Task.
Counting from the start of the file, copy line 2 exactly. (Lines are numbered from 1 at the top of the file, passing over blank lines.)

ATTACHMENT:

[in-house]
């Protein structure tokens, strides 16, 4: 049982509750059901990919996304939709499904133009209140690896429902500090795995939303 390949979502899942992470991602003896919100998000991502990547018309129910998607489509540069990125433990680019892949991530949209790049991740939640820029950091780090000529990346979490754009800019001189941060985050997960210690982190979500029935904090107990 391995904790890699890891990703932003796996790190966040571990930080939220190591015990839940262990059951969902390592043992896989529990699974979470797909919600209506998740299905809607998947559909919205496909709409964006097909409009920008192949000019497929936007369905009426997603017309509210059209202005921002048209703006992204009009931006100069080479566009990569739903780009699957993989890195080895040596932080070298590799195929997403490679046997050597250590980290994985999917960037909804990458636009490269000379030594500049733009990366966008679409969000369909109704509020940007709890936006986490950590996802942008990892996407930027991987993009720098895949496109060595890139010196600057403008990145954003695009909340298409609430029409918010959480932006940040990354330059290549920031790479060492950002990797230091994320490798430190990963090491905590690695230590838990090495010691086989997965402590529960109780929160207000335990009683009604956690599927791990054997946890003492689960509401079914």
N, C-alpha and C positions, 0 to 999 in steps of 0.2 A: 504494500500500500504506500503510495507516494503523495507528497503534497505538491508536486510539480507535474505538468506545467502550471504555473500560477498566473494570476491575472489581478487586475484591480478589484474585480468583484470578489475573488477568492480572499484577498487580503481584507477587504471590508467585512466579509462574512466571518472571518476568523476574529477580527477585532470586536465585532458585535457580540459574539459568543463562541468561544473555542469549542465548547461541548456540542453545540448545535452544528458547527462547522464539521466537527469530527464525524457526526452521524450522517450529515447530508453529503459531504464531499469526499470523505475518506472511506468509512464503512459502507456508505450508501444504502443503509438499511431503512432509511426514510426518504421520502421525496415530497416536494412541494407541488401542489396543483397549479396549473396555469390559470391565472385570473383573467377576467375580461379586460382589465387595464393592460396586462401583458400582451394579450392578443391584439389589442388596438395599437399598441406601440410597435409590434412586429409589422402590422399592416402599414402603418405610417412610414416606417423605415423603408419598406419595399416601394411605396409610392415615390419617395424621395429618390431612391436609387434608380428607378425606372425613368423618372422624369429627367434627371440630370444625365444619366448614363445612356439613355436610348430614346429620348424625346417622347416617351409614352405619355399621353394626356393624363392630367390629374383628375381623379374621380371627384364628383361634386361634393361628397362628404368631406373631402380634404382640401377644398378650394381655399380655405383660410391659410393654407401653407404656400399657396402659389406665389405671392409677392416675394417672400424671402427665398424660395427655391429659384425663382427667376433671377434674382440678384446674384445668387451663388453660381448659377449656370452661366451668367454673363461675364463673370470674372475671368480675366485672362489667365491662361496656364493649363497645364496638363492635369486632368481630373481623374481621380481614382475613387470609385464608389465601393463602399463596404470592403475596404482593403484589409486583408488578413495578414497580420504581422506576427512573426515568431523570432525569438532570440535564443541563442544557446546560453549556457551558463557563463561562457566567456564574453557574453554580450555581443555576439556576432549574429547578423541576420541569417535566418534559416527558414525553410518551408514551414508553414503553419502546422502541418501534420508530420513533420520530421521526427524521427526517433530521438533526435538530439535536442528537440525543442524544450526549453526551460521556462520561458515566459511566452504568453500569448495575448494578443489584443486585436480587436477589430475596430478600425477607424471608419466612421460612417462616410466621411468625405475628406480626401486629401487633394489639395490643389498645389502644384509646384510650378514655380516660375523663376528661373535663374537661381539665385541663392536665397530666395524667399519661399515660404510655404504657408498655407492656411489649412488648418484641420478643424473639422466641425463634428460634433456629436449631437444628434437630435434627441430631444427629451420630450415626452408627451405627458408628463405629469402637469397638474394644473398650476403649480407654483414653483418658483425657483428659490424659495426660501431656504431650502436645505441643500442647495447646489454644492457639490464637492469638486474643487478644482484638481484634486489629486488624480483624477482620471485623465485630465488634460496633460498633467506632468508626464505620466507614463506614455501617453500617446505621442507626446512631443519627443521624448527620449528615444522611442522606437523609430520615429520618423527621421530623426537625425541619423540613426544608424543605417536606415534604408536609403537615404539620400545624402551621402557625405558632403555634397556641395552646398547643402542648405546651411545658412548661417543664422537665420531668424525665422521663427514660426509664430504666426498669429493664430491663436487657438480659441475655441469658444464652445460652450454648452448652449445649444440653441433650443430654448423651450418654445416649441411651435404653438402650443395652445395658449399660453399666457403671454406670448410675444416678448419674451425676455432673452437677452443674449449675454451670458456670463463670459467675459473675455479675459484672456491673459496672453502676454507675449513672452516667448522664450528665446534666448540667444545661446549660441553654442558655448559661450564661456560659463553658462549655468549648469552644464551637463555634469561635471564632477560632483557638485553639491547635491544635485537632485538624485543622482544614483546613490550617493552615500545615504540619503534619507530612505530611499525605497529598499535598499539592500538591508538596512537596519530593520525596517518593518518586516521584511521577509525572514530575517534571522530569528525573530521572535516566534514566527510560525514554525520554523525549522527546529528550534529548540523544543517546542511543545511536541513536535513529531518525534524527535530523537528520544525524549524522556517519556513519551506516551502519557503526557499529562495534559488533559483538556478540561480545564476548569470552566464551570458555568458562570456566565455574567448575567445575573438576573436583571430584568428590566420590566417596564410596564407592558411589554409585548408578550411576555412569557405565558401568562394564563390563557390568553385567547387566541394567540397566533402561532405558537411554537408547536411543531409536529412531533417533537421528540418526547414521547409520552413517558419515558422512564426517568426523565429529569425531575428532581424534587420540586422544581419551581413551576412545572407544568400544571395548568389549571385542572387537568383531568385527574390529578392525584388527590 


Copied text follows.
């Protein structure tokens, strides 16, 4: 049982509750059901990919996304939709499904133009209140690896429902500090795995939303 390949979502899942992470991602003896919100998000991502990547018309129910998607489509540069990125433990680019892949991530949209790049991740939640820029950091780090000529990346979490754009800019001189941060985050997960210690982190979500029935904090107990 391995904790890699890891990703932003796996790190966040571990930080939220190591015990839940262990059951969902390592043992896989529990699974979470797909919600209506998740299905809607998947559909919205496909709409964006097909409009920008192949000019497929936007369905009426997603017309509210059209202005921002048209703006992204009009931006100069080479566009990569739903780009699957993989890195080895040596932080070298590799195929997403490679046997050597250590980290994985999917960037909804990458636009490269000379030594500049733009990366966008679409969000369909109704509020940007709890936006986490950590996802942008990892996407930027991987993009720098895949496109060595890139010196600057403008990145954003695009909340298409609430029409918010959480932006940040990354330059290549920031790479060492950002990797230091994320490798430190990963090491905590690695230590838990090495010691086989997965402590529960109780929160207000335990009683009604956690599927791990054997946890003492689960509401079914």